Peking Picnic by Ann BridgeSo, fanfare please, what is my Emilybook of the Year, if I had to pick just one? A difficult choice, but I think I would have to opt for Peking Picnic by Ann Bridge, recently republished by Daunt Books. It is wonderful escapism, but has bite too – a dark edge that stops it being too airy and daft. Set in 1930s Peking, our heroine, the marvellous Laura Leroy suffers from acute ‘inhalfness’ – torn between the glamour of her life in China as a diplomat’s wife, while thinking about her children growing up without her in England. Though she seems wistful at first, she is in fact a dab hand at using a brick as a hammer, surprisingly realistic about love, and expert a cool head in a crisis, even a life-threatening one. Top heroine; top book!

 I wish you all a very happy Christmas and New Year. I’d love to know your thoughts on any of these books, or indeed your own books of 2015, if you feel like commenting below. So, what will I be reading over Christmas? Alas I won’t be curling up by the fire with a Christmas murder mystery (though to be fair, I have just read half a dozen of them for the Intelligent Life article) … but I will be seeking help in civilising the ahem ‘spirited’ little one from Pamela Druckerman’s life-changing (let’s hope) parenting book French Children Don’t Throw Food. Wish me luck!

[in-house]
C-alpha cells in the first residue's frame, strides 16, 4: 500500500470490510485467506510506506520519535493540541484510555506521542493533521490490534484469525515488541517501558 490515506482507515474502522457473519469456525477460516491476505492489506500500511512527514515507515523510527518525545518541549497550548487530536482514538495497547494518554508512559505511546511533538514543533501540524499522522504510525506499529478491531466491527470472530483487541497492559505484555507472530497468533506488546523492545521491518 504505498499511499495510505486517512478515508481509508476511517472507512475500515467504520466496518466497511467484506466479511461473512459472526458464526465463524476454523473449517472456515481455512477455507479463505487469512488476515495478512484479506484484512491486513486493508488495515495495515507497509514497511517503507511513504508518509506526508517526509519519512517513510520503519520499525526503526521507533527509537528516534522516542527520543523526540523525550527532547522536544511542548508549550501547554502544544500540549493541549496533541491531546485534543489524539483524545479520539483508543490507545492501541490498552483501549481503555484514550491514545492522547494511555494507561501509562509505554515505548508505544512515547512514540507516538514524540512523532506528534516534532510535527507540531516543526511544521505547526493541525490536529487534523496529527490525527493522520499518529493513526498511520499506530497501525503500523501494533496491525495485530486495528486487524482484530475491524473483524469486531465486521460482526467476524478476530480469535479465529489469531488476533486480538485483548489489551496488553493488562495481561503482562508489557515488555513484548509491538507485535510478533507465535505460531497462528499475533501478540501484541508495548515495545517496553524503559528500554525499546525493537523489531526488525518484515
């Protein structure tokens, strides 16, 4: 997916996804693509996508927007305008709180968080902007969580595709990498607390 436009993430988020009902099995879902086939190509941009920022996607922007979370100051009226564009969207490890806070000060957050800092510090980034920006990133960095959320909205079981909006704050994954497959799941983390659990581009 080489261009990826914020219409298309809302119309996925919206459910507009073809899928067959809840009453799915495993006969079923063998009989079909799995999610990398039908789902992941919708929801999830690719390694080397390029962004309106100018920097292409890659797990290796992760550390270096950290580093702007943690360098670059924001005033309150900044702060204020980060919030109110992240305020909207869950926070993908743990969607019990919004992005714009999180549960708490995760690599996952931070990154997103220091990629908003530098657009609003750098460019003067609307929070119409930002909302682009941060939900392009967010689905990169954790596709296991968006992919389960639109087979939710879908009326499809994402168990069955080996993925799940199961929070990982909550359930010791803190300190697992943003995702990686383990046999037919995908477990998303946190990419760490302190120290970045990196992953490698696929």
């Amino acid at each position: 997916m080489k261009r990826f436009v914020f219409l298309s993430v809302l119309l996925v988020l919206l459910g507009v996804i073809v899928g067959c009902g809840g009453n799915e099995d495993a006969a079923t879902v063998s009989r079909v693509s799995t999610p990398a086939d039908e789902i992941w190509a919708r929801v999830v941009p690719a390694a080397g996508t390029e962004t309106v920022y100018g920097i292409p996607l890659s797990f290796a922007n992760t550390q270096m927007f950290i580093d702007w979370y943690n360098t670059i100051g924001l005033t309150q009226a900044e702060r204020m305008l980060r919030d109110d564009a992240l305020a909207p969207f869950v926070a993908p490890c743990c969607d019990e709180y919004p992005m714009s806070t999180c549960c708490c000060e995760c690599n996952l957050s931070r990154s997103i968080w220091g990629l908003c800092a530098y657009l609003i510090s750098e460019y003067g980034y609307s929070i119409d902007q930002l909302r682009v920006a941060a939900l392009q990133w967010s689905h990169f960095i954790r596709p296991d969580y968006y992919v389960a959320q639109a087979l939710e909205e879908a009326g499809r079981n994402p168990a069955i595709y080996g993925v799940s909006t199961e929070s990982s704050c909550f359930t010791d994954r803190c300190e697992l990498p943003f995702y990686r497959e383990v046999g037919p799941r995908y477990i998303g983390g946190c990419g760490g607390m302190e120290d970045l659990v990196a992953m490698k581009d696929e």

French Children Don't Throw Food

The Light Years

February 9, 2015

I have become quite fervent in my pursuit of the ‘feed-read’; now I will not give in to Vita’s wails or body-twisting hints until I have my book, specs and a glass of water at the ready, and my telephone with its distracting flash of emails is well out-of-reach. As so much of my time is spent feeding, I decided that I might as well enjoy it, and while of course there are some feeds that must be discounted as too impractical for reading, eg. in the pitch black small hours, or on the bus, I can get nearly an hour of feed-read time a day, which is not bad at all.

So why so slow on the blog? Well, I have been busy organising this year’s Daunt Books Festival. There’s been a bit of a push in recent weeks to get the programmes out and line-up announced, but ta da here it is!

Daunt Festival 2015 pic